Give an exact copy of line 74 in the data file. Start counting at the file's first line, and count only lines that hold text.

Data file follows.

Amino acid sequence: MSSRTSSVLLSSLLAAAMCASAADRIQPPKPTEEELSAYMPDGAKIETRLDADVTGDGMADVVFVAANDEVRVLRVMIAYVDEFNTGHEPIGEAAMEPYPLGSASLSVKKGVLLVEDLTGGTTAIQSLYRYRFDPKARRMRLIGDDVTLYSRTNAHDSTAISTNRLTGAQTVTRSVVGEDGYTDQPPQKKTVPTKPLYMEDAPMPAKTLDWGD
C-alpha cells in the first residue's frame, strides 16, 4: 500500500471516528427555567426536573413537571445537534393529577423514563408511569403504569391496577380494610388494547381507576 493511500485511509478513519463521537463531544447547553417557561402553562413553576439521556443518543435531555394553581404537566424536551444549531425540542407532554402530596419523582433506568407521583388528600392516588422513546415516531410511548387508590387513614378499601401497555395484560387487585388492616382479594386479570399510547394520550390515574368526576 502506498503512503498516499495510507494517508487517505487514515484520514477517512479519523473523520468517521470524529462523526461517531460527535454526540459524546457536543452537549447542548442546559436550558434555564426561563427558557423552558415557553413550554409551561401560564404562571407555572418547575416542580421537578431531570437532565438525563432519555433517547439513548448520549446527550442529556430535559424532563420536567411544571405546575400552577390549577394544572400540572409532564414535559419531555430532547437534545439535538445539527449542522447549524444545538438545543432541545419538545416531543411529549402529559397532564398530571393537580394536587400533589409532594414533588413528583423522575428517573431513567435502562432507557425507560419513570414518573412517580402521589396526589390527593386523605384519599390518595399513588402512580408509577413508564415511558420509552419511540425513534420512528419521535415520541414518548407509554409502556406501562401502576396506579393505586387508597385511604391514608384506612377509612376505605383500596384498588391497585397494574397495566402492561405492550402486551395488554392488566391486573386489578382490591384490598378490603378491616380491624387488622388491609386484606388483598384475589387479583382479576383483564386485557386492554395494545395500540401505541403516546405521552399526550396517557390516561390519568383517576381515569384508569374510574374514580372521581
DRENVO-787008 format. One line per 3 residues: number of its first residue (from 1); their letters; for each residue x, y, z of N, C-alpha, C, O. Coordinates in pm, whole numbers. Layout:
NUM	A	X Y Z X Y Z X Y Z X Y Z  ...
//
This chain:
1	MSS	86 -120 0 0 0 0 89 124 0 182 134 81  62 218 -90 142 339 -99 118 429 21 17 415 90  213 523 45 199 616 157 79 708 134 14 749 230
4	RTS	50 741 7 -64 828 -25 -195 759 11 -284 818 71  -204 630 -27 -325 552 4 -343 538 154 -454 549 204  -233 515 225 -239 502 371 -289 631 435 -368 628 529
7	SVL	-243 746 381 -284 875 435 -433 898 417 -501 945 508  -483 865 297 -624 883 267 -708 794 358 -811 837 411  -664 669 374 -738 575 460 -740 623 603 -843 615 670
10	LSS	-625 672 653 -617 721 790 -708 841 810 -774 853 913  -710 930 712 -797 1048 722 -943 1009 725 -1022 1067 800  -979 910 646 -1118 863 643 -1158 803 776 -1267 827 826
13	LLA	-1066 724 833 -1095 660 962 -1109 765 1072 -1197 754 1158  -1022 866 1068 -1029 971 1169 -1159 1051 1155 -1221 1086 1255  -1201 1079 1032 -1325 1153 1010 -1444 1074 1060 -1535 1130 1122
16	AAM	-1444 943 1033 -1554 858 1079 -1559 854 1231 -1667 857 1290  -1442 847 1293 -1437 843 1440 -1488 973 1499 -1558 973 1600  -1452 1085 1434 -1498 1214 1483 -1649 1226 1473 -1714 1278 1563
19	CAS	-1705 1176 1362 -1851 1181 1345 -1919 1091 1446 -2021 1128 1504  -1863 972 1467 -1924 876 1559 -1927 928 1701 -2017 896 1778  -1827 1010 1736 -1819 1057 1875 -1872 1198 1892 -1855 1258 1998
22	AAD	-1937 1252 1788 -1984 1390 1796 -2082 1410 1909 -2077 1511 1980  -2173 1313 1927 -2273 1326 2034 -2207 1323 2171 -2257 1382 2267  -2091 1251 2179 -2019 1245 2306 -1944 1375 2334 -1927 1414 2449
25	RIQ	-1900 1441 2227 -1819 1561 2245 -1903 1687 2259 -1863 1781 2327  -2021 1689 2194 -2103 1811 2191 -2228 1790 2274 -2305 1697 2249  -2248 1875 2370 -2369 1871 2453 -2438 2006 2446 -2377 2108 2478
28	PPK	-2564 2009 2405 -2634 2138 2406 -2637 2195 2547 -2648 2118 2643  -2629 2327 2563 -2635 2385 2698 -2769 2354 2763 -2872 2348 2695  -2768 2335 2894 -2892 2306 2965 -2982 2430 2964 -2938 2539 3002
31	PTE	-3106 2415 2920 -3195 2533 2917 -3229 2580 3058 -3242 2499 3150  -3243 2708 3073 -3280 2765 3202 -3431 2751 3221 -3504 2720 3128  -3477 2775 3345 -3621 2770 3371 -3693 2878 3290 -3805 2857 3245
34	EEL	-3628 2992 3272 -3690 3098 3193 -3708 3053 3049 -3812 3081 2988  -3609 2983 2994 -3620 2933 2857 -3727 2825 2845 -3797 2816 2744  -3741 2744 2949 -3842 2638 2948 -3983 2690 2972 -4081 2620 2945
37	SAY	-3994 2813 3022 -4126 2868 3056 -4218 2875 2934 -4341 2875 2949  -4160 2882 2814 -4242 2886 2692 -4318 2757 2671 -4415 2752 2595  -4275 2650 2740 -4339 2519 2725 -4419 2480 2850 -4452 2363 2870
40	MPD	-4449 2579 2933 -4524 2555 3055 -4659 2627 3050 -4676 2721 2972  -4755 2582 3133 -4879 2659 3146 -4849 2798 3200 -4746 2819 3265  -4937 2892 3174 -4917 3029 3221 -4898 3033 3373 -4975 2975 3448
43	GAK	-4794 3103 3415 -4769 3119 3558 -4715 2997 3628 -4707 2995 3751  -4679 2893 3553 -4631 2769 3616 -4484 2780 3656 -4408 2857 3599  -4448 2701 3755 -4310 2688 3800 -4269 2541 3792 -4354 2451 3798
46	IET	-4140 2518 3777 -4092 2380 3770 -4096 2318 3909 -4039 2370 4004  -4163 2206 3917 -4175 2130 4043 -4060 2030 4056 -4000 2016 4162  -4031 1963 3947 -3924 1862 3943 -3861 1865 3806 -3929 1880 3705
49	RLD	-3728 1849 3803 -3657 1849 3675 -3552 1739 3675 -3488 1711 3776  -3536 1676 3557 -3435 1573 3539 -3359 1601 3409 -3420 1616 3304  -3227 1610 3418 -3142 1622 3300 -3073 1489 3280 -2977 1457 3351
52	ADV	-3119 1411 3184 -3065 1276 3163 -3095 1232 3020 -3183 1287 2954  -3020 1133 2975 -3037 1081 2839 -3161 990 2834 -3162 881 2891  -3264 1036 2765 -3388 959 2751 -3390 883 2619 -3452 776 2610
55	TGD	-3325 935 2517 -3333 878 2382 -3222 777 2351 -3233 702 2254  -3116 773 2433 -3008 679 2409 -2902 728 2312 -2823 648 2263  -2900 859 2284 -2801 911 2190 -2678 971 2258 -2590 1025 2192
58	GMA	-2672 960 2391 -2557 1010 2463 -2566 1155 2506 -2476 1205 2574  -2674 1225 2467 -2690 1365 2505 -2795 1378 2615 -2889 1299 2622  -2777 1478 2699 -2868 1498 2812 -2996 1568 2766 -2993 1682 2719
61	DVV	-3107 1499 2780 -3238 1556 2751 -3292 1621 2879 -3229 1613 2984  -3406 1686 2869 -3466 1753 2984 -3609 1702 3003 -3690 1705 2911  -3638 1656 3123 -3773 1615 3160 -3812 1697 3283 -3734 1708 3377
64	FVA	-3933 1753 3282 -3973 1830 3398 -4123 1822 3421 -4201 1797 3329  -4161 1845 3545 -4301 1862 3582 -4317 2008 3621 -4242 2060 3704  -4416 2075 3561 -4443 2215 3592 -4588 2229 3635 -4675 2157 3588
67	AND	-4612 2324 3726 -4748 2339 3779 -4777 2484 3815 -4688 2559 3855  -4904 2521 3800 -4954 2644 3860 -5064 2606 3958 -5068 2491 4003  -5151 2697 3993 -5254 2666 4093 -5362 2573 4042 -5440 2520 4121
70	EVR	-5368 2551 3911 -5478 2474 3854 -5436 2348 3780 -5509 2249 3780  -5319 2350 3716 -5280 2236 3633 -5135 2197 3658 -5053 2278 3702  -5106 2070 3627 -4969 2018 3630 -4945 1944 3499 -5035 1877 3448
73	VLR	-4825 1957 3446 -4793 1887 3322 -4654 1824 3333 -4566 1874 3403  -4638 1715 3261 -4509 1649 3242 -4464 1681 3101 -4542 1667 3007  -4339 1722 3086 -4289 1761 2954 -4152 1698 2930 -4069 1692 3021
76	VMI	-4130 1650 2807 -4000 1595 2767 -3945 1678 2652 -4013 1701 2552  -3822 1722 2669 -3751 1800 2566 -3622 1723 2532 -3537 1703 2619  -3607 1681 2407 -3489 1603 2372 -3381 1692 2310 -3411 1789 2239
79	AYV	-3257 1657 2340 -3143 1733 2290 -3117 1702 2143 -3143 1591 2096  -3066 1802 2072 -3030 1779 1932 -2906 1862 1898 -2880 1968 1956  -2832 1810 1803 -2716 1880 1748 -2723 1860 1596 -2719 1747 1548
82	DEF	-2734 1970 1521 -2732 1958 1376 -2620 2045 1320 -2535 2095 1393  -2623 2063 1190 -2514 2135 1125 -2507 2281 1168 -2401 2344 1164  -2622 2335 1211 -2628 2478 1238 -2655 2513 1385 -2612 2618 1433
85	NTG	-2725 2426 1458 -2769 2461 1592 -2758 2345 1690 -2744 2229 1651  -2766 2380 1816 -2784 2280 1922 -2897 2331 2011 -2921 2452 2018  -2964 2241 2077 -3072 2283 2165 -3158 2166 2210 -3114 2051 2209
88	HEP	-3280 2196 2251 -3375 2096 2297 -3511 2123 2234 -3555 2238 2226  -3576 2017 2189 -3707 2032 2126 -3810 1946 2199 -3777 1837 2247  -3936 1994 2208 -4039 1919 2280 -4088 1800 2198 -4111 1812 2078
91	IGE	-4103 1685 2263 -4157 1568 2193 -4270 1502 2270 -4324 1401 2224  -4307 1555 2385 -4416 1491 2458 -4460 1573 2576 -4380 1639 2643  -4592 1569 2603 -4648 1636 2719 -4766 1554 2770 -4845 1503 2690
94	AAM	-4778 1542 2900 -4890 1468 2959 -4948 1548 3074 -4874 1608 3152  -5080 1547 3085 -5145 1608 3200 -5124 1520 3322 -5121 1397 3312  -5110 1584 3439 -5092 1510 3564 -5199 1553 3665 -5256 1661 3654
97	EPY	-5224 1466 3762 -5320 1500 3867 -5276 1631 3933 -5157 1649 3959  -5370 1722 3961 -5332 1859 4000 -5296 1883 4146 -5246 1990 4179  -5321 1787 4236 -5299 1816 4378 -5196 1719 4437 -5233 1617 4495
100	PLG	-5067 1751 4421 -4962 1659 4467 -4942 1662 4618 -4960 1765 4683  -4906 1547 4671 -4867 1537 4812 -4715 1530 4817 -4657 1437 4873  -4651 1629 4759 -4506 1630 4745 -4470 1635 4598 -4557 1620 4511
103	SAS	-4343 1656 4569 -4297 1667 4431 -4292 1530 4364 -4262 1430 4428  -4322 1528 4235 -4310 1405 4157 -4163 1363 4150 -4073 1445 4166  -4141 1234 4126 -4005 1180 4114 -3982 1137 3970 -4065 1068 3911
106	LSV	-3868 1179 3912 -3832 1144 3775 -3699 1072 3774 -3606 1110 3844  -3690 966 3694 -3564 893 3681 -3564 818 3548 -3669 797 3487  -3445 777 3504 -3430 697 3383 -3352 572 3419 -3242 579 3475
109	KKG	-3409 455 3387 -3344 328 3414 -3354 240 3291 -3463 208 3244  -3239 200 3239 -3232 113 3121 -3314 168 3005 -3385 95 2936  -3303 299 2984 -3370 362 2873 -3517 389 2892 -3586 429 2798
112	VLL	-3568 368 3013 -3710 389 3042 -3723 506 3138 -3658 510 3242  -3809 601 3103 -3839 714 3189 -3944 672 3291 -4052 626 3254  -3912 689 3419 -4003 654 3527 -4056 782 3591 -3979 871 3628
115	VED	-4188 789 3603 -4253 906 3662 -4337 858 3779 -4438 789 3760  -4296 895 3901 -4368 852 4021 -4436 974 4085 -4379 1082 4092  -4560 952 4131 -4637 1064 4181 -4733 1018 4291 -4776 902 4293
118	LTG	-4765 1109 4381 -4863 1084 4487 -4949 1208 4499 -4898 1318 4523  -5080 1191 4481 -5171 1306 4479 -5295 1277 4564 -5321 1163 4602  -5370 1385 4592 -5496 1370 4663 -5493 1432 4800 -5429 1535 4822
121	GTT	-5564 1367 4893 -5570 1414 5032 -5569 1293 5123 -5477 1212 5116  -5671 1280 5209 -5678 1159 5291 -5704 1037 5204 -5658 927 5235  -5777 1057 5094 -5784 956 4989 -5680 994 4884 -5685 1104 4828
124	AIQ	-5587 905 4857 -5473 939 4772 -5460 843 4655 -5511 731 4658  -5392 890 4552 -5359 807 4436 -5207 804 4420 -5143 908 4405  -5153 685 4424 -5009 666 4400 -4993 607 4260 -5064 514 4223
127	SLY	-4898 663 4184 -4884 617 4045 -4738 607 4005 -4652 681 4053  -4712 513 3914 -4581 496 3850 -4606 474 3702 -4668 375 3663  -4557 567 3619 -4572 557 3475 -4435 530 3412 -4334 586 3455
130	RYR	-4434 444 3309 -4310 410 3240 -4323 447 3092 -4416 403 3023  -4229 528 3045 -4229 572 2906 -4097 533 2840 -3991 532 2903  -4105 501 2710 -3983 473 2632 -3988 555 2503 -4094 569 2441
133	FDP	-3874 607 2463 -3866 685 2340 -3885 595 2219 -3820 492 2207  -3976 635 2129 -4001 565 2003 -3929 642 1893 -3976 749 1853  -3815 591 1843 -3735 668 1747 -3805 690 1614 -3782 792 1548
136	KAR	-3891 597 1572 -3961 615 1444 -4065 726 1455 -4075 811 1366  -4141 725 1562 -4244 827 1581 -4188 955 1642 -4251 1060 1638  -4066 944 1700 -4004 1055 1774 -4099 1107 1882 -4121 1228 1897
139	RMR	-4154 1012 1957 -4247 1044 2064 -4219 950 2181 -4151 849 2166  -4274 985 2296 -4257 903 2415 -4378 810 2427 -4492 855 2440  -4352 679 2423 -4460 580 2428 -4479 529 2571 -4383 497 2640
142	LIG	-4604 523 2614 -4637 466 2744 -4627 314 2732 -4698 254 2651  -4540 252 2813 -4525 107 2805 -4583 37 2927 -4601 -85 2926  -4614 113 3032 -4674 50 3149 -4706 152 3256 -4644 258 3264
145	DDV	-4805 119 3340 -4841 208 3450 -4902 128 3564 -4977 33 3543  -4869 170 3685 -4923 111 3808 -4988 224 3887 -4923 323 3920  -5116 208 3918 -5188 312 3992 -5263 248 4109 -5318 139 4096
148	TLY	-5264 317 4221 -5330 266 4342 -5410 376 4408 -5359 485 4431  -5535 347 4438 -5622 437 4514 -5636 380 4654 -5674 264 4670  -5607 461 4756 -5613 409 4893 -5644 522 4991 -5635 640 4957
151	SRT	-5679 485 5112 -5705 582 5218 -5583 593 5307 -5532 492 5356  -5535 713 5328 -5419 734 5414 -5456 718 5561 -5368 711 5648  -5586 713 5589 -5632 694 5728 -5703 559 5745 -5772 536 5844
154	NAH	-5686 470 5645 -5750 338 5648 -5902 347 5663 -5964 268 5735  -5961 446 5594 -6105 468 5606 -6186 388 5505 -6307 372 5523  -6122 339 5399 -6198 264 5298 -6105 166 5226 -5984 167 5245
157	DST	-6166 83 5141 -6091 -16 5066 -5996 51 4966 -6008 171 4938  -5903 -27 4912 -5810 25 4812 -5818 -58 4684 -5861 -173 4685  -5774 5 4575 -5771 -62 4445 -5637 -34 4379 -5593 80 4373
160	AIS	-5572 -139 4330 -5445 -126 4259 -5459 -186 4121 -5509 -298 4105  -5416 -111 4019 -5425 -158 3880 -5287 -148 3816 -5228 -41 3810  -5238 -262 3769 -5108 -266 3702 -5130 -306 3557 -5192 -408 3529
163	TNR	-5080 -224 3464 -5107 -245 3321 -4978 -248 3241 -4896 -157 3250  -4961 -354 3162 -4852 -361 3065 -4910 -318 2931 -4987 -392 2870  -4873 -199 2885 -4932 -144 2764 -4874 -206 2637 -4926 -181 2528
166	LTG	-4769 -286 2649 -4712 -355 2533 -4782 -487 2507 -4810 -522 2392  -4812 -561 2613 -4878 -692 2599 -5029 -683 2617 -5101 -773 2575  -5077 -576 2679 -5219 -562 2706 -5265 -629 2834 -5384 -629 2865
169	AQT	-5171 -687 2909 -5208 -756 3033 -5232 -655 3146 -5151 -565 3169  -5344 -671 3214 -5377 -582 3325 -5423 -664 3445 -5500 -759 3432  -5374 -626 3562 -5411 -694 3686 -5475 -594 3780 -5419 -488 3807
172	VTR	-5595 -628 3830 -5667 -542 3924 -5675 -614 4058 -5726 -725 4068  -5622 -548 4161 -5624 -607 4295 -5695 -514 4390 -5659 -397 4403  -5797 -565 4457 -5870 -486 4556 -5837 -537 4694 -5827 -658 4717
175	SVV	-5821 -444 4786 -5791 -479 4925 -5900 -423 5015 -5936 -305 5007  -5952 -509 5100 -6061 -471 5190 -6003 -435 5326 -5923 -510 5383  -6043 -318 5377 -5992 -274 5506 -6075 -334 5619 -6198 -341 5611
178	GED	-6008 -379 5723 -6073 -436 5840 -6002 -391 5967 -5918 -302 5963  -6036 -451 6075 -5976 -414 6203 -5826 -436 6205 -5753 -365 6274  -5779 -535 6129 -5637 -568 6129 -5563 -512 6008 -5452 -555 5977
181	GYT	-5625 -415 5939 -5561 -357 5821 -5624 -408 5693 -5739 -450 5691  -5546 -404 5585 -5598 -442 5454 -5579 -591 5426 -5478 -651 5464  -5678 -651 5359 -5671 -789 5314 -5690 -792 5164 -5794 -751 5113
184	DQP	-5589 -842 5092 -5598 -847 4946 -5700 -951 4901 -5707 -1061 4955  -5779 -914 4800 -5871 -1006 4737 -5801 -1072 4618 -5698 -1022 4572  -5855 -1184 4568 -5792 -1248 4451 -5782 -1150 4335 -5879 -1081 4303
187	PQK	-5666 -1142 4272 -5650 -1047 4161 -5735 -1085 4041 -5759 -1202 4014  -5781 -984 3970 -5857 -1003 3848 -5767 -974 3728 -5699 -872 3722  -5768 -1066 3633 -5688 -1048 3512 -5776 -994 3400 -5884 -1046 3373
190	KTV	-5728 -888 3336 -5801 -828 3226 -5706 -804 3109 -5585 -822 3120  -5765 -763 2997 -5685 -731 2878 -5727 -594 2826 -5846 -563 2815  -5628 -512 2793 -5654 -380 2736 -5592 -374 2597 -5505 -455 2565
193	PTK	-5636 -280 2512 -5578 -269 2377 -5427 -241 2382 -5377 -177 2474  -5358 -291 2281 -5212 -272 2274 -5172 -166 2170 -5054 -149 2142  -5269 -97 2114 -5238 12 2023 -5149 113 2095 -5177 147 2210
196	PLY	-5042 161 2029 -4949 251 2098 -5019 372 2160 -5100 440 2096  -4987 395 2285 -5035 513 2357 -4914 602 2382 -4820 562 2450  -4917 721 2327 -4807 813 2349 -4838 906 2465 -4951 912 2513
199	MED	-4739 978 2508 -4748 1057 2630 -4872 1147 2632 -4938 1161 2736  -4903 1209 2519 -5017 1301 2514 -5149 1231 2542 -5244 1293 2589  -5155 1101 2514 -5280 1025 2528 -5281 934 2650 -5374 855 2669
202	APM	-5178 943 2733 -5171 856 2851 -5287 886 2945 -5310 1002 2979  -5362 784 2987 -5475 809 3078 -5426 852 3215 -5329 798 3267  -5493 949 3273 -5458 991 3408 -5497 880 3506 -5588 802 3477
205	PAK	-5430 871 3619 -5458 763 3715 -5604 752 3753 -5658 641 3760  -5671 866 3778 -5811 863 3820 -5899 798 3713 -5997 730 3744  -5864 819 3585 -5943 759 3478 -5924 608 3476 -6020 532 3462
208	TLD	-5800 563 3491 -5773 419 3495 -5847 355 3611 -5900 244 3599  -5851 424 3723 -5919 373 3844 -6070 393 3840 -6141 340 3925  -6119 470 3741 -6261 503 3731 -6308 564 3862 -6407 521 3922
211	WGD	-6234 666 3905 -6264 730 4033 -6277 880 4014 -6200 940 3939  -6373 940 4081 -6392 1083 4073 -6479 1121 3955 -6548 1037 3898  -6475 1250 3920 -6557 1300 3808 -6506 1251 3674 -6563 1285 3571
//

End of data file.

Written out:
202	APM	-5178 943 2733 -5171 856 2851 -5287 886 2945 -5310 1002 2979  -5362 784 2987 -5475 809 3078 -5426 852 3215 -5329 798 3267  -5493 949 3273 -5458 991 3408 -5497 880 3506 -5588 802 3477